by Eric Bonetti
An elderly friend of mine, wife of a prominent banker, used to say with a twinkle in her eye that there are just two problems with money: You either have too much, or not enough. A good observation, and one that I suspect is very relevant to The Episcopal Church.
Have you ever noticed how uncomfortable we are with the topic? Money truly makes us fidget.
Perhaps it’s a legacy of our former role as the quasi-state church, when we suffered an embarrassment of riches. Maybe it is discomfort with our diminished role in the world. Or it may be a fear that we are “selling faith.” But the discomfort clearly is there. And we’ve probably all sat through far too many sermons during this, the pledge season, in which the priest waxes on interminably about God’s grace, generosity and love. It’s clear she really is saying, “Please make a pledge,” and yet she never comes right out and gets to the point. (More than once, my mind has wandered during these sermons, and I’ve imagined myself caught in a trap, forced to gnaw my own arm off to get away.)
That discomfort also surfaces when our vestries and other governance structures talk about money. All too often, discussions about money and budget are an 11th-hour thing, done almost apologetically, as if somehow distasteful.
Part of the problem is that our dioceses and the national church do far too little to provide training to clergy and vestries about money, budgeting, and a healthy, affirming approach to finances. We pump hundreds of millions of dollars into our hierarchical infrastructure, yet how often do we see training materials to help our community manage money effectively? The fact the we typically lack even these basic materials speaks volumes about our stewardship, and what it says is not good. As a a result, we have far too many vestry members and clergy who don’t understand basic issues like how to read a financial statement, financial forecasting, or the importance of saving for capital expenditures.
We have a real reluctance, too, to cross the Rubicon when it comes to budget issues. All too few parishes and dioceses start from a zero-based budget, which typically preempts tough questions like, “Do we really need or want this ministry? Has it outlived its usefulness?” And many neuter their decision-makers, by controlling too closely financial detail and aggregating salary and other data. Doing so results in a lack of buy-in and accountability, and leaves our organizations vulnerable to breakdowns in financial control.
Speaking of, does anyone really believe that people in parishes and dioceses that, for example, obfuscate salary information, don’t eventually figure out the details? Or imagine the reality to be worse than it really is? One parish I know aggregates its salary and compensation data, with the result that there is endless criticism that the rector is one of the highest-paid priests in the country. Not true, but it just goes to show how wrongheaded it is to be “clever” when it comes to finances.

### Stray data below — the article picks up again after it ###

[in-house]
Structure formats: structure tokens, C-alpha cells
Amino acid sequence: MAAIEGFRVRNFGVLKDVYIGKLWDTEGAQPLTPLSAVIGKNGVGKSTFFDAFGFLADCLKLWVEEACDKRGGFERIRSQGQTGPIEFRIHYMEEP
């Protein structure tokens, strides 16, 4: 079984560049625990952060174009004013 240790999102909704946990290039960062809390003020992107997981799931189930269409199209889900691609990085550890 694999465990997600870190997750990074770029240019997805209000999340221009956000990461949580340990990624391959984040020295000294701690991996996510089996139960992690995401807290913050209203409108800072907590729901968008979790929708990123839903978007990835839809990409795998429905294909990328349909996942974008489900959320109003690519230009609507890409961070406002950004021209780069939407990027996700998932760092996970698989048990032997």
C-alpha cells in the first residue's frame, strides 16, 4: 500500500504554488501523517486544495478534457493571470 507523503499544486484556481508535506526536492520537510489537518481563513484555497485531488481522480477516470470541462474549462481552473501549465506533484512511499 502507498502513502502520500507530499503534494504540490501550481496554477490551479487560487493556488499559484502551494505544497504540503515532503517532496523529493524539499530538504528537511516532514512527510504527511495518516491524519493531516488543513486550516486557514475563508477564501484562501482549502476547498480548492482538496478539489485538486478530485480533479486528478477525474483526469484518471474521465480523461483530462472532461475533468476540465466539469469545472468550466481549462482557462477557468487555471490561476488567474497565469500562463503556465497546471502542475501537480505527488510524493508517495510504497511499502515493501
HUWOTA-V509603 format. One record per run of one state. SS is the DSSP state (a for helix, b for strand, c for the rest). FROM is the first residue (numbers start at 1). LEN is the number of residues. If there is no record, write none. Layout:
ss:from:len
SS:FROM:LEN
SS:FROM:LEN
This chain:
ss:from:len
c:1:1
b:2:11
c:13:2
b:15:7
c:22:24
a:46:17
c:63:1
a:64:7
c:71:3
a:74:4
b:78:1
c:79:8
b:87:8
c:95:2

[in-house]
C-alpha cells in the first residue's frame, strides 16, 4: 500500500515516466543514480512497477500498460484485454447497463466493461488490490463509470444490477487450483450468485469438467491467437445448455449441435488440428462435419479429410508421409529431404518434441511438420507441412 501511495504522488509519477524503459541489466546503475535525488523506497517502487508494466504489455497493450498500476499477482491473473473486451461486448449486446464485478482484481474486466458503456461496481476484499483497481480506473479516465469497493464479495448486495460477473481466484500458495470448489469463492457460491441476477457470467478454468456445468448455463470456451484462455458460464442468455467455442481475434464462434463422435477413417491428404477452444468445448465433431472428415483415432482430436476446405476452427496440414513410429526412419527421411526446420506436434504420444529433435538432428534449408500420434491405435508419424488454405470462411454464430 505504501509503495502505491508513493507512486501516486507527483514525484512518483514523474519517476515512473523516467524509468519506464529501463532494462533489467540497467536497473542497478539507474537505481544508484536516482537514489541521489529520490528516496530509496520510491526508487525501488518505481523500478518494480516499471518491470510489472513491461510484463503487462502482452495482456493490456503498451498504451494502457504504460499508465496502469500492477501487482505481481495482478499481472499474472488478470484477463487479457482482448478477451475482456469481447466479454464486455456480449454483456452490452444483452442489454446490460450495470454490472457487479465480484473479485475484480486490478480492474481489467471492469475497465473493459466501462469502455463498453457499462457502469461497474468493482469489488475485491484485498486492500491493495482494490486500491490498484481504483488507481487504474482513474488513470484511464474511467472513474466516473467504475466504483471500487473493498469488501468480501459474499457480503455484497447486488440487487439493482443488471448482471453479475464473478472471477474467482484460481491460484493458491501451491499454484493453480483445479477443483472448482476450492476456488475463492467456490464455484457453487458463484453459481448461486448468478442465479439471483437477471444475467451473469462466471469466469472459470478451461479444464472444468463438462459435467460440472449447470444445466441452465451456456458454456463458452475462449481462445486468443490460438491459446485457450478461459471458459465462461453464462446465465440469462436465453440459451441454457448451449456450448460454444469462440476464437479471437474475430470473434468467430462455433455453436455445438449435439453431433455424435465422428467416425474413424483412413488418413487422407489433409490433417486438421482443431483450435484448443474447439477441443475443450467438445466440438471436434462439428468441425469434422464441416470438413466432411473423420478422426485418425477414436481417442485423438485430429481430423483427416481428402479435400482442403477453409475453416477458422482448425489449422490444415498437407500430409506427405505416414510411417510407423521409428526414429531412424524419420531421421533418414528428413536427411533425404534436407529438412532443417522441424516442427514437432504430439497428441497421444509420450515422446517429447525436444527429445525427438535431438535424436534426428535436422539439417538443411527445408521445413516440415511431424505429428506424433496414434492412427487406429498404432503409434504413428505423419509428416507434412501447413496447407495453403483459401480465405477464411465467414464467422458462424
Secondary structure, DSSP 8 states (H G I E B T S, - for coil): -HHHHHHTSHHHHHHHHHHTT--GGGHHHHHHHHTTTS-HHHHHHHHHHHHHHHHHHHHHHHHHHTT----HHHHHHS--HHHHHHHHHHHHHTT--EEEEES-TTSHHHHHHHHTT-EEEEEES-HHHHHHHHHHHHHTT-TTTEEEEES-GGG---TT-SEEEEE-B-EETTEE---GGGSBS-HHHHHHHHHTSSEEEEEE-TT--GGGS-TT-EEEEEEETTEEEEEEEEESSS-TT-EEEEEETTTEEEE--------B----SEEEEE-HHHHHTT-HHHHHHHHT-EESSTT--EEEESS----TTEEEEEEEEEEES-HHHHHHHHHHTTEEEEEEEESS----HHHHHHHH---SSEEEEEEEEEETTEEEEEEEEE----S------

We also send some powerful messages in how we spend and manage our money. On the one hand, it was encouraging to see signs of increased collaboration within the organization as we worked toward our last triennial budget. On the other hand, the scars of our historic infighting about the budget remain, and overhead at the national level remains shockingly high. Indeed, if the national church were a charity, it would get a dismal governance rating, given that almost 40 percent of revenue goes to overhead. Per Charity Navigator: “We believe that those [charities] spending less than a third of their budget on program expenses are simply not living up to their missions. Charities demonstrating such gross inefficiency receive a 0-star rating for their Financial Health.” And yet we still have not sold 815.
Similarly, a great many Episcopalians probably fell out of their chairs when the National Cathedral reported that it needs $200 million to stabilize its finances. That’s right—roughly as much money as the national church will pull in over the next six years. Yet, the ink was hardly dry on this announcement when the Cathedral announced plans to replace two stained glass windows depicting images related to the Confederacy—a move that would be costly indeed. And while I strongly support efforts to end racism, this is neither the highest nor best use of the money in a city where far too many lack food, shelter and medical care. A well-intended announcement, to be sure, but tone-deaf in the extreme.
What does the future hold? I’m optimistic that our beloved Episcopal Church will grow and prosper, particularly since we are on the right side of diversity and inclusion, albeit too often late to the game. But adopting a healthy approach to money and finances, and professionalizing our business operations, is going to be essential if we want to earn the trust of future generations.
What do you think? Is your parish, diocese, or other Episcopal entity well run? Are you comfortable discussing financial issues?
Eric Bonetti is a former nonprofit professional with extensive change management experience. He now works as a realtor